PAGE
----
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When I was considering my options for teacher training, there were several things to consider.

Firstly, dare I say it, I am a lady of a certain age (in fact I celebrated a milestone birthday during my training!) so I felt that my university days were well behind me. Secondly, my university boyfriend had actually become my husband, and now we had a mortgage and two young daughters to think of. Finally, I had been a TA for a while and was very happy at my school, but unfortunately a salaried or employment-based route was no longer available locally.

Enter, then, the part-time tuition fee course. The programme I chose at Oxfordshire Teacher Training was brilliant, as I could obtain QTS in four terms instead of three, stay at my current school for a full year and move to my alternate placement for the final term of the course, finishing in December of the second year and then ready to teach in the January. By training three days per week, I could also keep my TA role and keep some money coming in.

Training part-time is not for the faint of heart and deserves careful consideration as a certain amount of juggling is definitely needed. By the end of the first half-term I had actually moved to an alternative placement because as it turns out, unsurprisingly, that being a parent, TA and Associate Teacher all in one school is…well, a bit too much on one plate. Thankfully, my SCITT provider supported the change and found me another great school to train in.

On my programme we had three days a week allocated to training, split into one day of curriculum and subject sessions and two days in placement schools. This can be challenging – by the time your teaching days come round the children are sometimes flagging, and it can be hard to teach sequences of work as you are not there for most of the week.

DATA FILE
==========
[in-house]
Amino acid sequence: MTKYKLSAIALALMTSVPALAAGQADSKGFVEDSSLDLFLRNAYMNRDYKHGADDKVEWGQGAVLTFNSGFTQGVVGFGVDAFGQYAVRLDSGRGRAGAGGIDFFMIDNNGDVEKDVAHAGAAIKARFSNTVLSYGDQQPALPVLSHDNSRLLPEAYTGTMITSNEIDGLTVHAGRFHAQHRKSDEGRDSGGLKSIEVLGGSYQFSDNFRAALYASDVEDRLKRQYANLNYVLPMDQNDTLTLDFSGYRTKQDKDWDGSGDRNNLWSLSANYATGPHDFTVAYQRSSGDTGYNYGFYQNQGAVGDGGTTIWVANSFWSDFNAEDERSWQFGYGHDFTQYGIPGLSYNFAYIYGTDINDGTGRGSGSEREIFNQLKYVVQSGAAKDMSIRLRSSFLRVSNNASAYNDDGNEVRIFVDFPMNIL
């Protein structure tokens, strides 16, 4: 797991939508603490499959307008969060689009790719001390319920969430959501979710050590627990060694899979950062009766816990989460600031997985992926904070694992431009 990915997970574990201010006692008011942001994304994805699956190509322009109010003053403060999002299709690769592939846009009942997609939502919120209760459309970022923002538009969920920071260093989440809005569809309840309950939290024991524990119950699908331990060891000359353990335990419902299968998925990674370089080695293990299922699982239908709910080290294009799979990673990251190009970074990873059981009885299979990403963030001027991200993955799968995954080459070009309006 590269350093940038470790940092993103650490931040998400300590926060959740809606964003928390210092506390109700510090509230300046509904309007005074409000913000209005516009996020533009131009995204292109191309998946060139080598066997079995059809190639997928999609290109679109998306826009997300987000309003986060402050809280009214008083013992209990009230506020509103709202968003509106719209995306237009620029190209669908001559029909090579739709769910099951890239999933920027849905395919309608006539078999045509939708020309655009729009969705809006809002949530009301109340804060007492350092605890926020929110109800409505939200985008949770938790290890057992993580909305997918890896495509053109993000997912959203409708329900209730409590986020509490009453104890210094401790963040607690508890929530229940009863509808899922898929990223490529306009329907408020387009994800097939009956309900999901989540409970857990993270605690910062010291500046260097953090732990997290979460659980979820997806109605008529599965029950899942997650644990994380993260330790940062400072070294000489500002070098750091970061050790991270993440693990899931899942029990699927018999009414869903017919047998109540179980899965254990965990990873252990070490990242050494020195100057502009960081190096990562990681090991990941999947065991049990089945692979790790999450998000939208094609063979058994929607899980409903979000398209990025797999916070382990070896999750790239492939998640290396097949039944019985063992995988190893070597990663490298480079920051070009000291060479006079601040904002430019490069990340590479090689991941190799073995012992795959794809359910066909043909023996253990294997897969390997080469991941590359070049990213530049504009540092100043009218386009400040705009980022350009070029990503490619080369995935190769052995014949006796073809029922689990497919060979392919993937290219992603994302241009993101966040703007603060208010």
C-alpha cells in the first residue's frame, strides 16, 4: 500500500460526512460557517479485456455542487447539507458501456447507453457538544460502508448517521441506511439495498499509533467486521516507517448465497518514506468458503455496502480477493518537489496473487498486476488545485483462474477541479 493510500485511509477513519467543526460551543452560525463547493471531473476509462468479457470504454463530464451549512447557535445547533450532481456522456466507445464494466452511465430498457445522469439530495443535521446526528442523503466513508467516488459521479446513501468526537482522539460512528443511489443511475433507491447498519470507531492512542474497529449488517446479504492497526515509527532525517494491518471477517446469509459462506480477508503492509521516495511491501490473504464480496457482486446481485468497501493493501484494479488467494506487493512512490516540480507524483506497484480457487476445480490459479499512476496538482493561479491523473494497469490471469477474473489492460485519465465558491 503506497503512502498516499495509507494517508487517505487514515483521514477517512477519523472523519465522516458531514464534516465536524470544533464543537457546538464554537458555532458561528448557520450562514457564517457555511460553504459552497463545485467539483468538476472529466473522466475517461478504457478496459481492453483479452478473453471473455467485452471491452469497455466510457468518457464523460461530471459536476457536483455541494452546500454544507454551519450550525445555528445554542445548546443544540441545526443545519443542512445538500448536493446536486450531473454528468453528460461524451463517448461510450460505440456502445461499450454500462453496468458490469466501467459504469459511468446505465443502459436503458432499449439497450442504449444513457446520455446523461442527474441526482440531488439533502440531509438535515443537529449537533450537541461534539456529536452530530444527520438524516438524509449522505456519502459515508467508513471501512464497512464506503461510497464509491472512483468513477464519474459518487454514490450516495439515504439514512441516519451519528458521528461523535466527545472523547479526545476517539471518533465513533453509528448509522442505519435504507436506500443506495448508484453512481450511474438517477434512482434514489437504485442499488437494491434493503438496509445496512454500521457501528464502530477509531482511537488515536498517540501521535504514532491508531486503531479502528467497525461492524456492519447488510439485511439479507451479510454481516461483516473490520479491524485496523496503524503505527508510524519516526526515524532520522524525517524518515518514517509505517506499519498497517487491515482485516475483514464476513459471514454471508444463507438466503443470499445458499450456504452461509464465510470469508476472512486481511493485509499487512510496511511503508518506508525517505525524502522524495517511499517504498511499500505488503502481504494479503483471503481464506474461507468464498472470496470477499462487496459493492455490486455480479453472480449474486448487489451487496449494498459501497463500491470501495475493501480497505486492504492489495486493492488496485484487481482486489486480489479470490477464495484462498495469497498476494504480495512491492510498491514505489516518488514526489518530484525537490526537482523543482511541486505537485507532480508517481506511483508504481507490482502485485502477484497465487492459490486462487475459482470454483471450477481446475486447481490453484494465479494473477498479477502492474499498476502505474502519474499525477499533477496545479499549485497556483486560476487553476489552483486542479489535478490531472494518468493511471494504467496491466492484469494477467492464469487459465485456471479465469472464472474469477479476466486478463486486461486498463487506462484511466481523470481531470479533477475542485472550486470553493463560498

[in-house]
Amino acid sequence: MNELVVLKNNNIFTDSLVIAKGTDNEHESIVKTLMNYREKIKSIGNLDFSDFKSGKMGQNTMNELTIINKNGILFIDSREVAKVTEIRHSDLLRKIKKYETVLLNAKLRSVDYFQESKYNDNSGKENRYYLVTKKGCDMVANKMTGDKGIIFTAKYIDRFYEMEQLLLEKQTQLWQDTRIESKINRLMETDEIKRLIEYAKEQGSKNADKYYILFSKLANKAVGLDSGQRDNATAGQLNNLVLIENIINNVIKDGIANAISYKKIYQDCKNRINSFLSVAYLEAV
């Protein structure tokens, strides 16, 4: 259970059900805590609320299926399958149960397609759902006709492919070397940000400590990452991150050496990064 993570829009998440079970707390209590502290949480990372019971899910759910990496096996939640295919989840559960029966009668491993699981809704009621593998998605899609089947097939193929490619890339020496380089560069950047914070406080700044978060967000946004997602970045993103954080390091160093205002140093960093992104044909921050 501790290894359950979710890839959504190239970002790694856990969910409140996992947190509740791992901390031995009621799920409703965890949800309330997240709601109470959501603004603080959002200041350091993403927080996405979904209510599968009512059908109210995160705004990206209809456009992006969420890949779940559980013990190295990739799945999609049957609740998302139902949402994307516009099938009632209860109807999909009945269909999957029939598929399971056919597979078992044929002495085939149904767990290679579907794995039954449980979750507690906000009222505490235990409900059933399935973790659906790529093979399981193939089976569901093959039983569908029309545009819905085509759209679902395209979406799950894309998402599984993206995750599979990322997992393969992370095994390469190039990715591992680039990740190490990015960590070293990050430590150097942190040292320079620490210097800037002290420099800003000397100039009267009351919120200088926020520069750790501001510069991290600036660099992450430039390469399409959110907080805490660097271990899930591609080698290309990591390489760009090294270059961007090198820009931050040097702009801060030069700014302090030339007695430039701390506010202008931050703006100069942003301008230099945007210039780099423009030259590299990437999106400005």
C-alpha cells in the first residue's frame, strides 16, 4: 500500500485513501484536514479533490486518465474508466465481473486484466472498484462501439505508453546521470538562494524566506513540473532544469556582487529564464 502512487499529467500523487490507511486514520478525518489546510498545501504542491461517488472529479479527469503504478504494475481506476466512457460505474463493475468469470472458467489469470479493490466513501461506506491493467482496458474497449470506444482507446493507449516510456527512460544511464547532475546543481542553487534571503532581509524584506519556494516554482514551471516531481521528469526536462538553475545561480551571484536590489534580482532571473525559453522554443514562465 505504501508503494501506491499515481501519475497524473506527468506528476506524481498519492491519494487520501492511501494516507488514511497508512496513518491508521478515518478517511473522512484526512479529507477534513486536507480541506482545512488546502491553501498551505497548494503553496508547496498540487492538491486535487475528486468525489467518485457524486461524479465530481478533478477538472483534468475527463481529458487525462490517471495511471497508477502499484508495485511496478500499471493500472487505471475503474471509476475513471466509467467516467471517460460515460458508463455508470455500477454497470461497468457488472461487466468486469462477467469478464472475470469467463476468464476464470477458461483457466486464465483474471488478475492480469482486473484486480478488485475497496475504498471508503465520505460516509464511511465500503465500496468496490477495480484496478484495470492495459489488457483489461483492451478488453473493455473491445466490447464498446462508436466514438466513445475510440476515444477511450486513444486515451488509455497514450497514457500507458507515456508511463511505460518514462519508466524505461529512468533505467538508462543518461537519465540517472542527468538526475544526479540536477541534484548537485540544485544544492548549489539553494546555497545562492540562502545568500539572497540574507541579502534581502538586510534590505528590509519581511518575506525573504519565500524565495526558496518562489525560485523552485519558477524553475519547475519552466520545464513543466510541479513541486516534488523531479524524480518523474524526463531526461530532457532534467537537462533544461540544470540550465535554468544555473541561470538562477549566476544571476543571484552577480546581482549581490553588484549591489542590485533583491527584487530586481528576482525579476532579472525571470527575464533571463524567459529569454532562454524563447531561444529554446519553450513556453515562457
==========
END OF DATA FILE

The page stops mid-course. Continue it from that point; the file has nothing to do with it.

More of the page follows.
Therefore, to succeed as a part-time Associate Teacher you need flexibility, initiative and resilience; not to mention the stamina it takes to keep going into year 2, after your full-time friends have qualified and are into their ECT roles. Part-time is by no means the easy option.

However, as I sit and reflect on my two years, from initial application to being awarded QTS, there are lots of good things about the part-time route. I am endlessly grateful for the support and camaraderie of my fellow Associate Teachers without whom the course would have been much more difficult. The lengthier placements meant that I was still able to build great relationships with my classes – both mentors told me that children were usually very sad when it wasn’t ‘a Mrs Farnsworth day’ – as well as getting to know colleagues and feeling very much part of the school. More practically, I didn’t need childcare on the days I wasn’t training and still continued to work as a TA on those two days, which made it all more financially viable.

There is an obvious question around being able to find a job easily when you don’t qualify until December, and it was something I was initially concerned about. Would I be always going for the same roles as my friends? Would there even be any jobs around? Would schools look down on my training part-time and think that I couldn’t handle a full-time position? To take those in order: 1) it only happened once and actually neither of us got that job. 2) There were plenty of vacancies available; and in the end all of us on the part-time route had secured a job by the time the course had finished. 3) Completely unfounded; the three schools I applied to were very positive about my training route.

Having juggled part-time training, working and parenting and come out intact shows better than anything else that I can handle whatever school-life throws at me. Indeed, I’d go so far as to say that of all the teachers who could start a teaching position mid-year, those who have trained part-time are ideally placed to do so.

Rachael Farnsworth attended the part-time primary teacher training programme at Oxfordshire Teacher Training SCITT from September 2021-December 2022.



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